3-Year Returns For HYMB, HYD
Currently, HYMB has a 30-day SEC yield of 3.73%, while HYD has a 30-day SEC yield of 3.96%.
Income from muni-bond ETFs is exempt from federal income tax, which boosts the taxable equivalent yield of these funds significantly depending on an investor's income tax rate.
Dollar-Denominated EM Bonds
Emerging markets have a reputation for being a risky area to invest in―and for good reason. From volatile stock swings to debt defaults, emerging market assets have faced enormous challenges throughout their history.
However, one area of emerging markets that's been relatively well-behaved is dollar-denominated debt. When times get tough, struggling emerging market governments may be inclined to default on their local-currency debt or print money to pay it back. But they don't have that same luxury when it comes to dollar-denominated debt.
Defaulting on this type of debt would lock those governments out of the global financial markets and be a worst-case scenario, which they would like to avoid at all costs. Currently, even the lowest-rated governments continue to pay interest on their dollar-denominated debt.
Thus, dollar-denominated emerging market ETFs are a great way to capture higher yields, while taking on a manageable amount of risk. The PowerShares Emerging Markets Sovereign Debt Portfolio (PCY | B-60) currently has a 30-day SEC yield of 5.36%, while the rival iShares JP Morgan USD Emerging Markets Bond ETF (EMB | B-58) has a yield of 5.09%.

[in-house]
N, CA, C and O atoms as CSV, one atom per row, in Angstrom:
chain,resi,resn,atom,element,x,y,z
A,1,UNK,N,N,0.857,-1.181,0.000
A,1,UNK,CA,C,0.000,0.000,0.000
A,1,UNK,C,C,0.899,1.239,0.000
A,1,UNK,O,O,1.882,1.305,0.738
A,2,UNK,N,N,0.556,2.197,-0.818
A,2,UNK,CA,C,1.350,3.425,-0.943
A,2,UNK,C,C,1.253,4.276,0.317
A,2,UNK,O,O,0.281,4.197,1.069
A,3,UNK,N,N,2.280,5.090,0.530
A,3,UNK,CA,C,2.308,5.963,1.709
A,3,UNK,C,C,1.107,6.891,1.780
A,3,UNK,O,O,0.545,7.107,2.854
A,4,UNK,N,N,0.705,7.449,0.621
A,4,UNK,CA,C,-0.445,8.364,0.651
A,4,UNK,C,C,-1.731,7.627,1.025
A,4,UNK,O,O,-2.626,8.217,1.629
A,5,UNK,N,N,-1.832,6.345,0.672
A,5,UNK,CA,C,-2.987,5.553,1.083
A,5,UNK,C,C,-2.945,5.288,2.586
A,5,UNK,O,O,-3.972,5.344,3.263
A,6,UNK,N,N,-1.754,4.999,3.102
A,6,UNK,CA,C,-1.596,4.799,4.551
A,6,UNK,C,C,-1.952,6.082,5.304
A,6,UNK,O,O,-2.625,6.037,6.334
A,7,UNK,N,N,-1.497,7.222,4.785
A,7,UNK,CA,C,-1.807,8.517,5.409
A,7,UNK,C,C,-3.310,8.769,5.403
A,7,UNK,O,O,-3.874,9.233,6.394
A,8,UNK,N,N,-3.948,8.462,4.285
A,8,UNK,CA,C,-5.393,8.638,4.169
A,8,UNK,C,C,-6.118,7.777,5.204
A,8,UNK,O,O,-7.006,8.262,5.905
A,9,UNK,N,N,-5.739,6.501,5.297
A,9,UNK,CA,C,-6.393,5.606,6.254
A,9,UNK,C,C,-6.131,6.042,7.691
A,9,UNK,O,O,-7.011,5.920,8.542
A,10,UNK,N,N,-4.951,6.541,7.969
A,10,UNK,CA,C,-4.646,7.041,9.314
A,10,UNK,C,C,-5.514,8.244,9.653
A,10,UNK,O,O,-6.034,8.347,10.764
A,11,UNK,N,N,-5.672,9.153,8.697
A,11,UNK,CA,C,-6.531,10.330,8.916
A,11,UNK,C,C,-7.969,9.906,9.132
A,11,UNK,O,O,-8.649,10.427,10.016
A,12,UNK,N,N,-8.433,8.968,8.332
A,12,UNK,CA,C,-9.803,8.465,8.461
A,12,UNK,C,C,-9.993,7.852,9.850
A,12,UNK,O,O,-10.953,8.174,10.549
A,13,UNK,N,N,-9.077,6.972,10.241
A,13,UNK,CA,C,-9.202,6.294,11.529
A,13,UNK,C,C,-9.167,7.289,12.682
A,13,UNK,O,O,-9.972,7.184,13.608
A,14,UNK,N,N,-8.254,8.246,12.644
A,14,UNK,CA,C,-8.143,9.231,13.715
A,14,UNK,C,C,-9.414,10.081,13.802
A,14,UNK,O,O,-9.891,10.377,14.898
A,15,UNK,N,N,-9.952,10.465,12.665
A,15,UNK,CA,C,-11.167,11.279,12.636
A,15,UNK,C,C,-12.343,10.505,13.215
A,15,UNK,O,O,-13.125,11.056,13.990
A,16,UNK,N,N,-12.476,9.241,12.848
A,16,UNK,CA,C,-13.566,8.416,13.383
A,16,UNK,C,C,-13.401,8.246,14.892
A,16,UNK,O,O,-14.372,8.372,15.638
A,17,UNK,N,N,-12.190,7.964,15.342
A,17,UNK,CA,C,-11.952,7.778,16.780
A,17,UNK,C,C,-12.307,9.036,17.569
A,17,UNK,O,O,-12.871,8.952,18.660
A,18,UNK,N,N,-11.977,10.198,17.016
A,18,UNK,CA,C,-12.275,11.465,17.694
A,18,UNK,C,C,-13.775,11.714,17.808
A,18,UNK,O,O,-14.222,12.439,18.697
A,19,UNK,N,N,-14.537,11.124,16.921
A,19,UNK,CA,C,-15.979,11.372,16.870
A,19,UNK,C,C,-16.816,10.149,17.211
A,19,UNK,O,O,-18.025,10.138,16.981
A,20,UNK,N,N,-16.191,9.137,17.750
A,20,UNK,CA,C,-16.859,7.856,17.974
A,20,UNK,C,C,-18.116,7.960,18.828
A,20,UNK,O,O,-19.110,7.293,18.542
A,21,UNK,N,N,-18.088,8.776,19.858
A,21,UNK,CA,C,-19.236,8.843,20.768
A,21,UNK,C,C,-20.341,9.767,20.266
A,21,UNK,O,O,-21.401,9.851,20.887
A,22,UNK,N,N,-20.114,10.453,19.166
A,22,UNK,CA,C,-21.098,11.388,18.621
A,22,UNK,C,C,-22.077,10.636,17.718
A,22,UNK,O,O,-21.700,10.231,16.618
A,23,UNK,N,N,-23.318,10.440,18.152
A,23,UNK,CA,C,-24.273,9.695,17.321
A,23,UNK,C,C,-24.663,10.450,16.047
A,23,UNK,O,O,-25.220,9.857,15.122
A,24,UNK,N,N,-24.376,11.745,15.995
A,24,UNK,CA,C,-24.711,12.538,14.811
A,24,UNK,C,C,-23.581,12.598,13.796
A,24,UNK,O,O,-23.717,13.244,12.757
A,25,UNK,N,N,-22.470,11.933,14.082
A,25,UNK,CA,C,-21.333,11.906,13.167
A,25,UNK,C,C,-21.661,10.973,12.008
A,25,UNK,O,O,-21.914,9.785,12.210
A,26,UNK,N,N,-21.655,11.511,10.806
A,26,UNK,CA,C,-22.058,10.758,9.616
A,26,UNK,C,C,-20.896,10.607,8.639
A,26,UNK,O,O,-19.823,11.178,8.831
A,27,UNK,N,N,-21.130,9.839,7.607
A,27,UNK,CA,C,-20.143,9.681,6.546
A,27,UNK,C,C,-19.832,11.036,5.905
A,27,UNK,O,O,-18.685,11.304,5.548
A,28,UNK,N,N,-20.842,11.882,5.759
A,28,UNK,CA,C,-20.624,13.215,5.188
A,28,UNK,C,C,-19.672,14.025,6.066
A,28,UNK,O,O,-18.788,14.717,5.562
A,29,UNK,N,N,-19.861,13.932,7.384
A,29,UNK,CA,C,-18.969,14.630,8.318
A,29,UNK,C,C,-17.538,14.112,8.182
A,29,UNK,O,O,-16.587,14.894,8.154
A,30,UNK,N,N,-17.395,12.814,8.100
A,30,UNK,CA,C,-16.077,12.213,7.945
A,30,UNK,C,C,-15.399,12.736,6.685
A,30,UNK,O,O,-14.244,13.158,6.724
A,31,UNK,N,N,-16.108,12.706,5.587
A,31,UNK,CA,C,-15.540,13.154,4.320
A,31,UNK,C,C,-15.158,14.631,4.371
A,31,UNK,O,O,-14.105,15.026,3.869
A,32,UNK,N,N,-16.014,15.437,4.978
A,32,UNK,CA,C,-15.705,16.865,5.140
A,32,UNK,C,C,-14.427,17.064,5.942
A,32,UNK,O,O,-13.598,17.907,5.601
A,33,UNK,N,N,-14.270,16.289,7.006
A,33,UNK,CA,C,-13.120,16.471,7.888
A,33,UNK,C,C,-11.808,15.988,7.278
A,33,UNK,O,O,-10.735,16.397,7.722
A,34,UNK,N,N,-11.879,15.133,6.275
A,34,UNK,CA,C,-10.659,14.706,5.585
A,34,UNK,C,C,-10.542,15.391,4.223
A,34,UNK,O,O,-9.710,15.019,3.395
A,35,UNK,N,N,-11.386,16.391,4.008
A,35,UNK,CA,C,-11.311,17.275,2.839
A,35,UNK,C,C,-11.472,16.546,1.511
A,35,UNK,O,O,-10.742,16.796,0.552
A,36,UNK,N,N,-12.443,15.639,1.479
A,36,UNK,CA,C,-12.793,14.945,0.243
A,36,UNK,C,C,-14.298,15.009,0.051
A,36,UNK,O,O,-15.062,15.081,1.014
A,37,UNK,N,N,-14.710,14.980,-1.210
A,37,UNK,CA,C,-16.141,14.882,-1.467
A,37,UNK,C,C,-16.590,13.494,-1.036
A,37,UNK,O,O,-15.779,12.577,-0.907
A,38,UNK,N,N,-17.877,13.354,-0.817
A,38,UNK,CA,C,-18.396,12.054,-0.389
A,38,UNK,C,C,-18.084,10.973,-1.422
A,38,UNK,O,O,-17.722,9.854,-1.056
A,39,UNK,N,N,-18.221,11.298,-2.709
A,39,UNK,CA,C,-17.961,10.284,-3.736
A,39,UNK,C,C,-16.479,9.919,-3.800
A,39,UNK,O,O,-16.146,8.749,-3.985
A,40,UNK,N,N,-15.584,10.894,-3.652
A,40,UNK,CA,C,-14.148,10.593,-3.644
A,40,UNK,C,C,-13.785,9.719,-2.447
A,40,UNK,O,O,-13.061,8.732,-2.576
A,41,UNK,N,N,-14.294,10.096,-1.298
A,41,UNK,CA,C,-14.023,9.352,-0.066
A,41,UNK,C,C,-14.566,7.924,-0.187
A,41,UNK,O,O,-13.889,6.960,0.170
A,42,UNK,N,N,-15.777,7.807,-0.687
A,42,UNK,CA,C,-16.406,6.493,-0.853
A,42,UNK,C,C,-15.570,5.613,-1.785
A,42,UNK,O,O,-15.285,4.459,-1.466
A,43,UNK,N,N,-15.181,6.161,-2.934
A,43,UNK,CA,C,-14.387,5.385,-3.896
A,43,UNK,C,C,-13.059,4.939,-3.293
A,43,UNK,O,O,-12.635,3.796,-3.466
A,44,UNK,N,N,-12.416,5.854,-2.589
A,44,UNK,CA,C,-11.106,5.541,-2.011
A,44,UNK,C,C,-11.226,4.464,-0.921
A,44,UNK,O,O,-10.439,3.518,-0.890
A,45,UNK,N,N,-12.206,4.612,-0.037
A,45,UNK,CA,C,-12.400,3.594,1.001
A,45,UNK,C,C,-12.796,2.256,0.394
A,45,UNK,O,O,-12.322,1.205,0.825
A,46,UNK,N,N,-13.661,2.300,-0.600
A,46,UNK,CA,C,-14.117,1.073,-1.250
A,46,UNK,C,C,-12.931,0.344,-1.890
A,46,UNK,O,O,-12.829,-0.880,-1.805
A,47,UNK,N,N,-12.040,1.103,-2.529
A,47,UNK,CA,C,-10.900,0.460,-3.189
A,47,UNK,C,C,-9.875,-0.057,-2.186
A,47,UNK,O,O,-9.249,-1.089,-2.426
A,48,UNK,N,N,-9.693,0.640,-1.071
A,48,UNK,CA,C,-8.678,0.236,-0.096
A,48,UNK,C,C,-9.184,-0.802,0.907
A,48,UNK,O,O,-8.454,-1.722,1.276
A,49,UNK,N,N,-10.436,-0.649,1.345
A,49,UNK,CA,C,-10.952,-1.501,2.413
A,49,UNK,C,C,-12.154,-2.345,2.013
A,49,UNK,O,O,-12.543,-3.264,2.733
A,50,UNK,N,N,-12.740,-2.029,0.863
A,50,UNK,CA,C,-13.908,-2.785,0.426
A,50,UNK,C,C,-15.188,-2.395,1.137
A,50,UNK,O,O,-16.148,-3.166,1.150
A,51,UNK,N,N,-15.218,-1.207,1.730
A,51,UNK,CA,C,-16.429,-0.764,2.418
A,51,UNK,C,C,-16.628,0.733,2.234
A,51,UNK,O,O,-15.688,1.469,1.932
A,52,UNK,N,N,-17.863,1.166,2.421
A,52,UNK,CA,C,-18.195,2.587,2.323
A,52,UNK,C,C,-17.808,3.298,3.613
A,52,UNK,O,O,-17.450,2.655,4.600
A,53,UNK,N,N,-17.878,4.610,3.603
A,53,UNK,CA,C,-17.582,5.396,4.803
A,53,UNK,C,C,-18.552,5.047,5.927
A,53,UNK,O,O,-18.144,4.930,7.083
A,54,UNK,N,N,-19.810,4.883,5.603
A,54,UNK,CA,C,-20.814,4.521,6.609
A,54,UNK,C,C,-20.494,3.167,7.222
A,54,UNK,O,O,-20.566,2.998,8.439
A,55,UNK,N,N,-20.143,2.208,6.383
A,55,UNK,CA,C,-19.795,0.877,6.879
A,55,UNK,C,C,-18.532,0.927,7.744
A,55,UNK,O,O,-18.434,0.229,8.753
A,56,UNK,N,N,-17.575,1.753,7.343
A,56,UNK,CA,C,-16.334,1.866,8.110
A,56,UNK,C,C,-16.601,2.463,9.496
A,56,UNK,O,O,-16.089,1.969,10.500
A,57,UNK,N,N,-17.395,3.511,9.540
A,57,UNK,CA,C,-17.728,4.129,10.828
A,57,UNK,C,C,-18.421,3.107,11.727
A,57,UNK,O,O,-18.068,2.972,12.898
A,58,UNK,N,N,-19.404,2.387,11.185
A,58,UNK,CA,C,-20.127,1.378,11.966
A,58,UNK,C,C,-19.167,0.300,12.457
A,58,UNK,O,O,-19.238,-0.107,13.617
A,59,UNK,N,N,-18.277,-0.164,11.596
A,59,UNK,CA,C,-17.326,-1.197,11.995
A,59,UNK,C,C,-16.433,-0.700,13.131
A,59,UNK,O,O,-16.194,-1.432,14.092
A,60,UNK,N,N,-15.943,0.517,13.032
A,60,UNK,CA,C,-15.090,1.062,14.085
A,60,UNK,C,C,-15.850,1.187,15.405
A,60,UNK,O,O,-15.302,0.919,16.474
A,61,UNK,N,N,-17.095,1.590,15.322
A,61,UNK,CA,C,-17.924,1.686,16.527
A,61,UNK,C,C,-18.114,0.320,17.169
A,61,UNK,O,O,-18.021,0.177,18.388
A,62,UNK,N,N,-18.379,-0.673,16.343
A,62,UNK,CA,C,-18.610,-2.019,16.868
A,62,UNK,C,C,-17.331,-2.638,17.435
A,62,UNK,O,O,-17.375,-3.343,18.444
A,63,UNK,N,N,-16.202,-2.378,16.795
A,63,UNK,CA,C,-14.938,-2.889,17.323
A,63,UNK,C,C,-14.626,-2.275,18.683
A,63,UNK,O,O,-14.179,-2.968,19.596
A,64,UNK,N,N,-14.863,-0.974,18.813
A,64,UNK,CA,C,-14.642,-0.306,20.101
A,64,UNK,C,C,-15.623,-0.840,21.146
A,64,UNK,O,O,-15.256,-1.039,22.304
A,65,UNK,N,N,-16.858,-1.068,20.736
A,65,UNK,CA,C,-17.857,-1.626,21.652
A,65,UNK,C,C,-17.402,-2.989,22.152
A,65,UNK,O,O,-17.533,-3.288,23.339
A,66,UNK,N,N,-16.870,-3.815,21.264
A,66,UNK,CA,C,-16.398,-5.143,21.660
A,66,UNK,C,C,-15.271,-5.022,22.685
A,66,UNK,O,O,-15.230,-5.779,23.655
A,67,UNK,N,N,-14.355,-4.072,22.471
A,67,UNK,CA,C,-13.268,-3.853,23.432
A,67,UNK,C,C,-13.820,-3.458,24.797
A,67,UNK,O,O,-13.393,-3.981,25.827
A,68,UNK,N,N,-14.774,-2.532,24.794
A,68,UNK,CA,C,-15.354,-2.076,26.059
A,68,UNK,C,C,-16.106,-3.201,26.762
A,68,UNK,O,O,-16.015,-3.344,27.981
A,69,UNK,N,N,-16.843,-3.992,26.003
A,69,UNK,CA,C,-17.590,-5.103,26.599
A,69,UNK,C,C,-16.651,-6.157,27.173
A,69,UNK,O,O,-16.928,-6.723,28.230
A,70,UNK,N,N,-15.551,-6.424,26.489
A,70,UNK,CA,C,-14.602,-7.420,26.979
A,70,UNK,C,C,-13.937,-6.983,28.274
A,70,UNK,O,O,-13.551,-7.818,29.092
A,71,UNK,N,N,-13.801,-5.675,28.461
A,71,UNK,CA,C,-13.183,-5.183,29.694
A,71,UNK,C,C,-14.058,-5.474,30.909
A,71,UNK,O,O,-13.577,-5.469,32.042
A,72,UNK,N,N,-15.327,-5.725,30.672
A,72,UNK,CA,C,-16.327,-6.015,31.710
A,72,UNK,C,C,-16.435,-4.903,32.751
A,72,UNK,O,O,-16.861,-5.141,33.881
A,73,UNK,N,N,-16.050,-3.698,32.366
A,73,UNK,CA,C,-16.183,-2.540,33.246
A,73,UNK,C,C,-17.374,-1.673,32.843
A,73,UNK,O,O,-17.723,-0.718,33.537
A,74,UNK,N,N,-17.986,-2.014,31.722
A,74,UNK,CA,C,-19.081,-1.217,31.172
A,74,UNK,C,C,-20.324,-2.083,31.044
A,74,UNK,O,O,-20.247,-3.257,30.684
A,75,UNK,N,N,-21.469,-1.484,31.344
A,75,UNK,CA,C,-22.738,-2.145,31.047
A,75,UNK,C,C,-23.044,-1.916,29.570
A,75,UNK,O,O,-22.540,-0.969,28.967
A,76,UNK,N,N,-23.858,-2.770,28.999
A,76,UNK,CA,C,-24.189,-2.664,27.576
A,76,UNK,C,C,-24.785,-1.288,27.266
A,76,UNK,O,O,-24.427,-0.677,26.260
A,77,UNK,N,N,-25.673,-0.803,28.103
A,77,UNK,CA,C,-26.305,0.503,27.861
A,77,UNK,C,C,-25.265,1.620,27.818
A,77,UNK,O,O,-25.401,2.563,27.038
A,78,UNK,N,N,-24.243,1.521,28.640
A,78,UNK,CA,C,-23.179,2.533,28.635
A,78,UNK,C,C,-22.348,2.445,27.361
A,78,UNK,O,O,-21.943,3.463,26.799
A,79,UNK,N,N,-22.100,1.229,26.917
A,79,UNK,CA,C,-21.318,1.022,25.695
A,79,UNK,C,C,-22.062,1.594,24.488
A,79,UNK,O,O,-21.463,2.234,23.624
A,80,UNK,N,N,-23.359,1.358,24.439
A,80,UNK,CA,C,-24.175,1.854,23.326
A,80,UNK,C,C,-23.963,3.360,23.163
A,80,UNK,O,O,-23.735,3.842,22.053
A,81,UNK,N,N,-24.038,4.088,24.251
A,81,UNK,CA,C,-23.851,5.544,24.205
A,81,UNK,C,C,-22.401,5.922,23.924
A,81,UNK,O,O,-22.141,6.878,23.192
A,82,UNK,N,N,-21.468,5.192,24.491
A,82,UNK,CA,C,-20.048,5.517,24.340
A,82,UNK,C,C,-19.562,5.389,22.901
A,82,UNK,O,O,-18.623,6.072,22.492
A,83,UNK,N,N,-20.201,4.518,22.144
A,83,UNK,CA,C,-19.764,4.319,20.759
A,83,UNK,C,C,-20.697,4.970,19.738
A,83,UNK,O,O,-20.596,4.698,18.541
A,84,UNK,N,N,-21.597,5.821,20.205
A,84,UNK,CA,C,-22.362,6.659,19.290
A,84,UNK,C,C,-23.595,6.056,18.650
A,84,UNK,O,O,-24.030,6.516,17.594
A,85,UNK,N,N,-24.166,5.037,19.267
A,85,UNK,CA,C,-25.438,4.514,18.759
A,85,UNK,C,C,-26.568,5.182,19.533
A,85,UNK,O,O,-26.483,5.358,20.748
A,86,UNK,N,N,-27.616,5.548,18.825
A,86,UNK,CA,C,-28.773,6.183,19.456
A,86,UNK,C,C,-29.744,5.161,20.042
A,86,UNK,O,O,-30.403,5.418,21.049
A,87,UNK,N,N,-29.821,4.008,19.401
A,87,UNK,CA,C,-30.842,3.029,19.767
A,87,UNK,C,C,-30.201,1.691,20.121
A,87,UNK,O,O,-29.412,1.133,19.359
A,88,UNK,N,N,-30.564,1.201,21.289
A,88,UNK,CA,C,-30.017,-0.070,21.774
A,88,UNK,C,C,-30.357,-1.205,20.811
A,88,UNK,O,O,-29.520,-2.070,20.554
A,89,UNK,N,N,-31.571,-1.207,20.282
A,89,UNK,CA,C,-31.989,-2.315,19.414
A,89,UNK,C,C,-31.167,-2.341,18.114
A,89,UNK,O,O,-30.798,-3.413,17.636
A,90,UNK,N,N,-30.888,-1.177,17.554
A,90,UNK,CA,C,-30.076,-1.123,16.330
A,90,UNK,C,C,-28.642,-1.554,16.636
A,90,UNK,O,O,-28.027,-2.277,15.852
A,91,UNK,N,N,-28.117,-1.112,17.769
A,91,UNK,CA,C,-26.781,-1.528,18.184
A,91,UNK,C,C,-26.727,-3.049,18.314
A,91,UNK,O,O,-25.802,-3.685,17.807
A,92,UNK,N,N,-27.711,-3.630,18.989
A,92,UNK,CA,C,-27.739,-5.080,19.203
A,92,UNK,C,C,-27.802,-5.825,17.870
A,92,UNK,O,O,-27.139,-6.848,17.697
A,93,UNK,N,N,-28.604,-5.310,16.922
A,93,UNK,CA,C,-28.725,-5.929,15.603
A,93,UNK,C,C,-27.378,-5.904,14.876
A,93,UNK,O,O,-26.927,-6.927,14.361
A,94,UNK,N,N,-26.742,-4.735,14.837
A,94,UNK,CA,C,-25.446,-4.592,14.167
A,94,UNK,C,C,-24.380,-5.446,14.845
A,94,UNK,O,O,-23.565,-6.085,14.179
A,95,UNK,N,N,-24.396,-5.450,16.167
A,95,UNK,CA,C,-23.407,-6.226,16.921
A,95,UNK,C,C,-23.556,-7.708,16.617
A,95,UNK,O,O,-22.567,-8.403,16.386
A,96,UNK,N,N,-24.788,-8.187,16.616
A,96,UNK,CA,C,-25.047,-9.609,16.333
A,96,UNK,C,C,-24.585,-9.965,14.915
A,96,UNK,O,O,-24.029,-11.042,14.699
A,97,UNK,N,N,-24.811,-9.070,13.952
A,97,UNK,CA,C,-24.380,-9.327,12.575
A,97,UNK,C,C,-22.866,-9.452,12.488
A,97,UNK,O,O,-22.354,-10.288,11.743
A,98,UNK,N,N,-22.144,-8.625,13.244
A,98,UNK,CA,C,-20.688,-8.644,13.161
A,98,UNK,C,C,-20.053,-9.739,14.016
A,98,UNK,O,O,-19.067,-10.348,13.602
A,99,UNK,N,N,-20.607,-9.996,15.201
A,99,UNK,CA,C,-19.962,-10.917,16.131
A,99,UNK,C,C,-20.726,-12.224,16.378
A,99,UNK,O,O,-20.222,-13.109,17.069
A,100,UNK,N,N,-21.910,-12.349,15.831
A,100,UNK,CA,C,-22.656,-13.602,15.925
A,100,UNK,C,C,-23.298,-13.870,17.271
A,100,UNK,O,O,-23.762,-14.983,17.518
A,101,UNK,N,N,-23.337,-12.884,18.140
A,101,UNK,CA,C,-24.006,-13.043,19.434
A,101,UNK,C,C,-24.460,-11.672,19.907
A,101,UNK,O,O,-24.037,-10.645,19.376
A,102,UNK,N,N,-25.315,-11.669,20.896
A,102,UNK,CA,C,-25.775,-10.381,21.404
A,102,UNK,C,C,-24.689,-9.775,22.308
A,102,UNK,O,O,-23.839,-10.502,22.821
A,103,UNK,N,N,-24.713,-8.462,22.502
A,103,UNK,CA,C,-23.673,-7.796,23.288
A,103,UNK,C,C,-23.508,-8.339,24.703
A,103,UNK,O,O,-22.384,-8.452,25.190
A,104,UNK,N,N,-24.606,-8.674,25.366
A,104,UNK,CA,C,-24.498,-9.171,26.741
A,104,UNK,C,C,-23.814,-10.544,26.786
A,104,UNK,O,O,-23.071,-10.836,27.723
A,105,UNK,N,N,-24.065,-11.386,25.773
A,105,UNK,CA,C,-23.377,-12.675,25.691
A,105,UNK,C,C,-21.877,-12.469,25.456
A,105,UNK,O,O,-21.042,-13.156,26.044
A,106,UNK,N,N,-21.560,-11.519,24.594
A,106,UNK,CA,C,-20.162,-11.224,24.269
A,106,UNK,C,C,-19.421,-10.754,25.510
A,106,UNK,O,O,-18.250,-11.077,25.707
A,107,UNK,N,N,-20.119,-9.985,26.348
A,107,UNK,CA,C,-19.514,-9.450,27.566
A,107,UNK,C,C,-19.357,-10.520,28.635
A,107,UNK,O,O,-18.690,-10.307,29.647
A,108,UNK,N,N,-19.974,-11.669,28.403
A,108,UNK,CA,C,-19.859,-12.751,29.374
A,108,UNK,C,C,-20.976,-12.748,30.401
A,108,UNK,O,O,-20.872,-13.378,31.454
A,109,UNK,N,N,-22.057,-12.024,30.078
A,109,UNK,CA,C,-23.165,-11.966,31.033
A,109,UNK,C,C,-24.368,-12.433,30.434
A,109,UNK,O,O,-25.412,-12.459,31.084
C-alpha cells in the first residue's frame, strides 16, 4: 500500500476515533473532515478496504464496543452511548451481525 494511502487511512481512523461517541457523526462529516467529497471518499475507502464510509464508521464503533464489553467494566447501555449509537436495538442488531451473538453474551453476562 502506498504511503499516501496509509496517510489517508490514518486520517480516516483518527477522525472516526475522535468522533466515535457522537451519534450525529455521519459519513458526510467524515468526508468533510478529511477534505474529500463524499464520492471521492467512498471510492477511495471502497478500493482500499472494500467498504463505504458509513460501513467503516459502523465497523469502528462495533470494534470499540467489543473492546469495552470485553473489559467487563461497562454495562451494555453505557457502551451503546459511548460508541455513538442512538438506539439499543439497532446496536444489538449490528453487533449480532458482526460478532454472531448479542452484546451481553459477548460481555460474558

Because they are dollar-denominated, investors in these ETFs don't have direct currency risk. However, declining emerging market currencies make it harder for the governments to pay interest on the bonds―effectively increasing credit risk (rising emerging market currencies have the opposite effect).
PCY is up 16.4% in the last three years, while EMB is up 13.1% in that period.
3-Year Returns For PCY, EMB
Preferred stock exchange-traded funds are among the best-performing fixed-income ETFs in recent years. The PowerShares Financial Preferred Portfolio (PGF | C) and the PowerShares Preferred Portfolio (PGX | B) each gained nearly 26% in the last three years.
3-Year Returns For PGF, PGX
Preferred stocks have characteristics of both equity and debt. They typically offer a sizable dividend that's safer than the dividends on a company's common stock, but not as safe as the interest payments on a company's bonds. Additionally, preferred stock can sometimes be converted into common stock.
Preferreds are essentially a way to capture higher yields than corporate bonds, but with higher risk if the company faces hard times.
Pricewise, PGF and PGX have been remarkably stable over the past seven years, and both have 30-day SEC yields in the 5.5% range. However, they fell off a cliff during the financial crisis in 2008/2009, illustrating that they are susceptible to significant sell-offs if the economy takes a big enough hit.
Contact Sumit Roy at [email protected].